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Journey provides life lessons
Dear Buffalo Spirit:
I have read with deep respect your article on recording our Elders' stories. I began what I call a 'journey of healing' back around 1995 ...
Part of my 'journey of healing' related to wanting to rid myself of my abusive behavior towards women. I was a very angry young man in my twenties, and I believe my anger had a lot to do with my 10 years in the abusive children's aid society after the breakup of my parents ...
I was very touched by your eloquence and sensitivity towards the issue of recording our Elders' knowledge and life experience related to spirituality, culture, and the Indian way of life.
I am intrigued by your deep understanding of Aboriginal spiritual and cultural ways, such as pointing out that the medicine wheel is not of the coastal societies. That is an excellent point of which I have had experiences in my sharing with Manitoba Aboriginal Elders.
I recall one Elder from the Opaskwayak Cree Nation who stated to me that the powwows that are happening today and some of their ceremonial activities are not true Opaskwayak traditional ways.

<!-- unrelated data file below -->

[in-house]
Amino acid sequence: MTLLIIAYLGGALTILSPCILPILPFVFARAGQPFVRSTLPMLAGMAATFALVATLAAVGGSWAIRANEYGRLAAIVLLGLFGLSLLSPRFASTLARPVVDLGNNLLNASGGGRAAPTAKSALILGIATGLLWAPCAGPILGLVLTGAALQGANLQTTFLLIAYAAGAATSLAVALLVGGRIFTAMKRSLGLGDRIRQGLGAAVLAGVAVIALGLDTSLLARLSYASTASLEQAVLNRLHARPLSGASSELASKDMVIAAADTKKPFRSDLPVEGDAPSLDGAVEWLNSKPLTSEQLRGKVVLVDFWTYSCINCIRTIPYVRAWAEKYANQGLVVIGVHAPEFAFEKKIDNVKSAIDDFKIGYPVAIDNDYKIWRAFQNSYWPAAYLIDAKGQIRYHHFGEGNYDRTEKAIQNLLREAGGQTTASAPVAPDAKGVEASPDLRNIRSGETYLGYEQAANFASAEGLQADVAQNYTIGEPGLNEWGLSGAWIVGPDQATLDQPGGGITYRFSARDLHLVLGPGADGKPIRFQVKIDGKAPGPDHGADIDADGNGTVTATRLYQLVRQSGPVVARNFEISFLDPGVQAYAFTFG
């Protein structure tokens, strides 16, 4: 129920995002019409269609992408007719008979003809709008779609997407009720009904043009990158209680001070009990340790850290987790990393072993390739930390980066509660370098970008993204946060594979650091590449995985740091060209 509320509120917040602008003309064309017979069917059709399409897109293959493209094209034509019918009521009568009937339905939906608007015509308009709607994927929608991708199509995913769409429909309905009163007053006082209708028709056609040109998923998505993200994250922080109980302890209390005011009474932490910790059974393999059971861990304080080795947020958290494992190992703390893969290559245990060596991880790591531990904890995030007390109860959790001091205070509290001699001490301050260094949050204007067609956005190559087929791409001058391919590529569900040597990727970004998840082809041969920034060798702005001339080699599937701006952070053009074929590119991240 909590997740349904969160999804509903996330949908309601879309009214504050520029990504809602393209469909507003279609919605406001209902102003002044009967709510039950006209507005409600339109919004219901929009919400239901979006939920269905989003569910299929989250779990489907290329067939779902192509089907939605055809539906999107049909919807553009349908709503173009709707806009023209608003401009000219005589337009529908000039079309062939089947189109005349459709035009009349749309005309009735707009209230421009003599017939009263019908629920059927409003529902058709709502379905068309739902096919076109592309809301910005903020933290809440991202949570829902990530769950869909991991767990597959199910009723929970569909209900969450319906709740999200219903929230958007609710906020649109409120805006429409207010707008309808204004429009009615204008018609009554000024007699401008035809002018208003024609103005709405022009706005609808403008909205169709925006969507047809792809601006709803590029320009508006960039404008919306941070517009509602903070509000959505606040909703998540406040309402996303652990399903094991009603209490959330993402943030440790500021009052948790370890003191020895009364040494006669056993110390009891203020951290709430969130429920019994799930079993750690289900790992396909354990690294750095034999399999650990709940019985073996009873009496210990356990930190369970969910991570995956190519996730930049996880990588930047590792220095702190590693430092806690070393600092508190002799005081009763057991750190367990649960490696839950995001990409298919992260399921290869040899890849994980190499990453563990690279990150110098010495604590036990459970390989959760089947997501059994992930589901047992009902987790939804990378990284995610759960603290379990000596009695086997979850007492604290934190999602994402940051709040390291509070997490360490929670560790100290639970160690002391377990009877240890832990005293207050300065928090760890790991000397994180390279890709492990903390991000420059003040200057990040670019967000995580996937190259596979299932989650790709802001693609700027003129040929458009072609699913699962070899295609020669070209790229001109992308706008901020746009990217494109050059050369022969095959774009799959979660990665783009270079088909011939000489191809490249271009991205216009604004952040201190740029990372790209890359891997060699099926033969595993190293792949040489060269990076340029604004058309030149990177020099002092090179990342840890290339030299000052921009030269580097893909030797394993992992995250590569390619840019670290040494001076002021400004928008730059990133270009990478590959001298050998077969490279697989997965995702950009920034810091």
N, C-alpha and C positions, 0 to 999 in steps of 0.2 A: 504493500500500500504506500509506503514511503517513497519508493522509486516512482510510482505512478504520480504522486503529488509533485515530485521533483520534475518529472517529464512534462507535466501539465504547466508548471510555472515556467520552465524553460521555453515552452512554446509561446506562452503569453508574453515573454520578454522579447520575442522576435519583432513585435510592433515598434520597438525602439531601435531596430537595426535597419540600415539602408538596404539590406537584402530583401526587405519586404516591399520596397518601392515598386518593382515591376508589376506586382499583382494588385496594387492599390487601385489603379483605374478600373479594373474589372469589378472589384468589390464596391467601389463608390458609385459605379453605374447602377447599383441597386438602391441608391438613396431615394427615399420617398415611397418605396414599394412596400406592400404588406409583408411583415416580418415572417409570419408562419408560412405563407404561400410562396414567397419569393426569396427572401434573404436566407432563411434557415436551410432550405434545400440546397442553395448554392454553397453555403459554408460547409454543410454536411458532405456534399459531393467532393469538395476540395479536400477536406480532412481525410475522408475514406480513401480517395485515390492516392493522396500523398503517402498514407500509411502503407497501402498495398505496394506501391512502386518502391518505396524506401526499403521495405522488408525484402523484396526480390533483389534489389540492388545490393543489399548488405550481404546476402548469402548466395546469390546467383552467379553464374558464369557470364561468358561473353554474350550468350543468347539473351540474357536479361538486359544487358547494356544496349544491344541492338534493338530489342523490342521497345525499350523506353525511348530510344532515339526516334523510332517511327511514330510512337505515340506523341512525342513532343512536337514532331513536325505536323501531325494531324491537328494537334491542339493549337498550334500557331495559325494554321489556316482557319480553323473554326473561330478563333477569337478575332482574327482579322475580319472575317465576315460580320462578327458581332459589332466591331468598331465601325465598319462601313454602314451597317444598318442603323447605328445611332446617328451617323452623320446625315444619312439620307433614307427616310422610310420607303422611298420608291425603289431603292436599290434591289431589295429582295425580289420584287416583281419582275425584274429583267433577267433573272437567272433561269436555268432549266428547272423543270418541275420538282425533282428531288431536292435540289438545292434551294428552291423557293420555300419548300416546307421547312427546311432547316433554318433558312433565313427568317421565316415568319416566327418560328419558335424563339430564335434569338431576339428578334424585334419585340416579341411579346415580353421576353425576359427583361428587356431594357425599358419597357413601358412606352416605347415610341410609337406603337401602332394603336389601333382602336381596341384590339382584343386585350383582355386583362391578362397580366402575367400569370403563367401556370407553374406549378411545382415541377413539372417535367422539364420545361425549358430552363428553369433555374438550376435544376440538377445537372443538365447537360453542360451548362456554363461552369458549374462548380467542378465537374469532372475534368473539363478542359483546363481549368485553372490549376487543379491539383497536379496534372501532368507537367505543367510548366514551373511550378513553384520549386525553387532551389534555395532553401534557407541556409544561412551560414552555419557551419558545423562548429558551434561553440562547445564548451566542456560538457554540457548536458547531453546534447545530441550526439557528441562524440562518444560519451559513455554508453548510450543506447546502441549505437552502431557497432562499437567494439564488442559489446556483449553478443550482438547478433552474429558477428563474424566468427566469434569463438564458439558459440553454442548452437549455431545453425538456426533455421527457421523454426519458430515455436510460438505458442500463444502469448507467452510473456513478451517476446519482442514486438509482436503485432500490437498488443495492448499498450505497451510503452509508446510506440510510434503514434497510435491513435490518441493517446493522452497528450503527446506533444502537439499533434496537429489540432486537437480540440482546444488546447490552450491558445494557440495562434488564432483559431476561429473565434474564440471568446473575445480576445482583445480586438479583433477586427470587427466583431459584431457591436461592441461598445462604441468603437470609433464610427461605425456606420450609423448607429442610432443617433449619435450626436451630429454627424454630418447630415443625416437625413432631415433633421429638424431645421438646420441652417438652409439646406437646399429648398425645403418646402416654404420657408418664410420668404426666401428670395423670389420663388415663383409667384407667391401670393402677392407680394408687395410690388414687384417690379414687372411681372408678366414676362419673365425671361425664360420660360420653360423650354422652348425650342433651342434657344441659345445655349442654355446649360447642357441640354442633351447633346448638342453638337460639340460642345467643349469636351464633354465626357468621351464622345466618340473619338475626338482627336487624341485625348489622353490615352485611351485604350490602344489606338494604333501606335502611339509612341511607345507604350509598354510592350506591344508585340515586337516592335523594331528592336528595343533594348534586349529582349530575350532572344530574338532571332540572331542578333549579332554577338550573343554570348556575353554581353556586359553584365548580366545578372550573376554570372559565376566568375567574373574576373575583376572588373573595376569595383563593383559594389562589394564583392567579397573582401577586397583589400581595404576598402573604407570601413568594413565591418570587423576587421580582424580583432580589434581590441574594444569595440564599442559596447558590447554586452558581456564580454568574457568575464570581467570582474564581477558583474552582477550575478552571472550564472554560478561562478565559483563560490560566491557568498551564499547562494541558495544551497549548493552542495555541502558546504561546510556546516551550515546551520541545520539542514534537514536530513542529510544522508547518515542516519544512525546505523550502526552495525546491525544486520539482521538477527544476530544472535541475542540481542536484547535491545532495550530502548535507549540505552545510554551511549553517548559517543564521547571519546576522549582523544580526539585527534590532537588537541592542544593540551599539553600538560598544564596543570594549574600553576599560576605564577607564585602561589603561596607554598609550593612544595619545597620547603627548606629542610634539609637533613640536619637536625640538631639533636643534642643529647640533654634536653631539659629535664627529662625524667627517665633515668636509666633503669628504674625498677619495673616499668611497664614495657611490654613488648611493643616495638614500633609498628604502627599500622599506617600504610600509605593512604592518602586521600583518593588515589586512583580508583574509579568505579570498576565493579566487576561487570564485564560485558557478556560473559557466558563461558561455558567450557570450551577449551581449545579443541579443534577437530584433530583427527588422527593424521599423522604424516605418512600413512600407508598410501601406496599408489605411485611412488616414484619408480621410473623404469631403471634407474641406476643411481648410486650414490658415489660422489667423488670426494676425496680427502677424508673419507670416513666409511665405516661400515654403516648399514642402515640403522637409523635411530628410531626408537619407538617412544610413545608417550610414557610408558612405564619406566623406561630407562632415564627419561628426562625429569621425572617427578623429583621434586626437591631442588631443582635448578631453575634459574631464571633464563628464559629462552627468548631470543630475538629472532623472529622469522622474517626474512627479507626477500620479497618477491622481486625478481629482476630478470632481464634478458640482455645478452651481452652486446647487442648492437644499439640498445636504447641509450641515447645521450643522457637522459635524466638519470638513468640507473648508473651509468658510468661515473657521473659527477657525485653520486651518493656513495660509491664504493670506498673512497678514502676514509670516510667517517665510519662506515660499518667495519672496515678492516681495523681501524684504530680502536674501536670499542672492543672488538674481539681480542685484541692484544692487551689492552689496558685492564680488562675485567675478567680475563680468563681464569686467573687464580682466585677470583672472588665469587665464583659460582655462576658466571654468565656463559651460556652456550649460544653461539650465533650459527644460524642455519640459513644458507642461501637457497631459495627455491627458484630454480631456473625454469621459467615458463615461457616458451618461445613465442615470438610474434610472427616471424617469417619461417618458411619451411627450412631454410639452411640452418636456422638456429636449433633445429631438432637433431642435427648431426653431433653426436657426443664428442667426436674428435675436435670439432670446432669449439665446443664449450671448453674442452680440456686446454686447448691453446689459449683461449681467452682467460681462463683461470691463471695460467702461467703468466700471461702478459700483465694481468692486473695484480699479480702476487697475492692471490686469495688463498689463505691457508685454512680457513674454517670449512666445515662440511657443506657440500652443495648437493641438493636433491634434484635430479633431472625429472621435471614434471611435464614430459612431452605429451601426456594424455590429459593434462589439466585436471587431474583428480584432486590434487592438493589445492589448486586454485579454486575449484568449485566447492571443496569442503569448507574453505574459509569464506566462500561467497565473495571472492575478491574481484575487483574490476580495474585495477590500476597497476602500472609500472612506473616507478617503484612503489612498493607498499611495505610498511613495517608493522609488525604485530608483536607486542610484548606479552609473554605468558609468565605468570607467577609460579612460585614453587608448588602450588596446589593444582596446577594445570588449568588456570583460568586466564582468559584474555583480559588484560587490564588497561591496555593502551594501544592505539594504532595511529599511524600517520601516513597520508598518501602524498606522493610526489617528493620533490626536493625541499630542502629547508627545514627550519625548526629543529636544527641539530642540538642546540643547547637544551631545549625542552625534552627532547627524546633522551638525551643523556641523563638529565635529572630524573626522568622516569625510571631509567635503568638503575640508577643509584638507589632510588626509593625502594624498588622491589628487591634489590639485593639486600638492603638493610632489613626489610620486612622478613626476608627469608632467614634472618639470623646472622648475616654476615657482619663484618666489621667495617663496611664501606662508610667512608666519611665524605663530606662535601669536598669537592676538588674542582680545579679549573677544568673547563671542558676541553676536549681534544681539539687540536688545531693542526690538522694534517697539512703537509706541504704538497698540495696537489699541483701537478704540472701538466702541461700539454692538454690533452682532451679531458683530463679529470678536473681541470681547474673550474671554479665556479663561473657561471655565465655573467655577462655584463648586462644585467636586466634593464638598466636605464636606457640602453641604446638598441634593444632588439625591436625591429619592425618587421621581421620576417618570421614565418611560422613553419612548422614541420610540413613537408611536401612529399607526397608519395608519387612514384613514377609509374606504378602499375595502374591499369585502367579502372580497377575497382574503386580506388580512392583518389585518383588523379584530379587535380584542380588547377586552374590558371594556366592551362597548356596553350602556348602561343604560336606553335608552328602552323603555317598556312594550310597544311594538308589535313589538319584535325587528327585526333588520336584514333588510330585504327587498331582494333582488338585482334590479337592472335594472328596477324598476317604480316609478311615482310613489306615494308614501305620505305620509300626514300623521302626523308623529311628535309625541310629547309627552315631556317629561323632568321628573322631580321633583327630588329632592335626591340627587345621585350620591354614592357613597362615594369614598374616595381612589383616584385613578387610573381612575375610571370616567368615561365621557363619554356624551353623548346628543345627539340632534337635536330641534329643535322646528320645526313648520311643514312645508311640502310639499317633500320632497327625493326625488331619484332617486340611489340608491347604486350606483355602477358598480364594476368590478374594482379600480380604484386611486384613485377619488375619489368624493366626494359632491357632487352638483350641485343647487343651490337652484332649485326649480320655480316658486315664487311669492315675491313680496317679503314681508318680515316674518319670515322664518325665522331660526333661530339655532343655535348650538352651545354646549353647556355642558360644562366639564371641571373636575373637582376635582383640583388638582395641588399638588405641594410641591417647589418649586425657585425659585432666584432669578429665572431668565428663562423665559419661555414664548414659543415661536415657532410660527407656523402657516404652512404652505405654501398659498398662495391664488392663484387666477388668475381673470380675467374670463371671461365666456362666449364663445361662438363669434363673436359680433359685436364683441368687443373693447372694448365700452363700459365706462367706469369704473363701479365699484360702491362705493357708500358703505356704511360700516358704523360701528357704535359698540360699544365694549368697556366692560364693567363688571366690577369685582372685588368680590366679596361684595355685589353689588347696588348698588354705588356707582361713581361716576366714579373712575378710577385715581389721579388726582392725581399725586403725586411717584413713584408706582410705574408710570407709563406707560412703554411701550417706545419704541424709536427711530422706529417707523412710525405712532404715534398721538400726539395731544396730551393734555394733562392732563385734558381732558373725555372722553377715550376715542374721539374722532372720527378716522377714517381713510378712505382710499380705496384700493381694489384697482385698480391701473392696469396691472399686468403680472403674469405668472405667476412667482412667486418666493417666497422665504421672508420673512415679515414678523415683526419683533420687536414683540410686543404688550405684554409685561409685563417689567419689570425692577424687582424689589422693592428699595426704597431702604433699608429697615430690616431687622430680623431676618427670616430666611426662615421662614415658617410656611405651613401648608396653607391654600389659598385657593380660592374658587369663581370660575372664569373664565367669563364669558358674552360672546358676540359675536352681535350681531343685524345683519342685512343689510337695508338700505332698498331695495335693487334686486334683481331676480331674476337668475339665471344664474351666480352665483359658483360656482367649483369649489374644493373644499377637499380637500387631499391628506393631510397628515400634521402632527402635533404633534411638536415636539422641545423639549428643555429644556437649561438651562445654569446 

I attended a youth conference in Lac Brochet (Northlands Dene First Nation). I spoke to one Dene Elder during a mini powwow held in the elementary school gymnasium and the Elder was watching the powwow dancers. I spoke to the Dene Elder through an interpreter and I found his response to my questions very interesting. He stated to me that he had never in his life seen a drum such as the one being used in the mini powwow. Dene people use a hand drum traditionally. Also, he stated he never saw a powwow.
One other story I recall was listening to an Elder from Sandy Bay during a powwow we both were attending in Ebb & Flow Ojibway First Nation. He stated to me during our discussion that the powwow of today was different than the traditional powwows. He said that the powwow of traditional times was the last event before people departed after holding Sun Dance ceremonies.
The main event at that time was the traditional Sun Dance. Today, he stated Aboriginal people treat the powwow as the main and basically only event when Aboriginal people meet.
One final thing I would like to say is that my healing journey taught me a lot. I realized that I felt so angry and that I was abusive in my younger years because I felt ashamed, abandoned and powerless about who I was as an individual. My journey to find out my true identity has taught me to care for myself, and to respect others.
I feel Aboriginal men who are abusive are covering up in many different ways their innermost fears of themselves. I have learned to empower myself for teachings such as humiliation, healing, trust, and love. The rest is a lot to do with simple life-long learning and staying on the right path.
Of course you'll make mistakes along the way, but if you are true to yourself you can succeed and be happy and be a vital member of your family and community.
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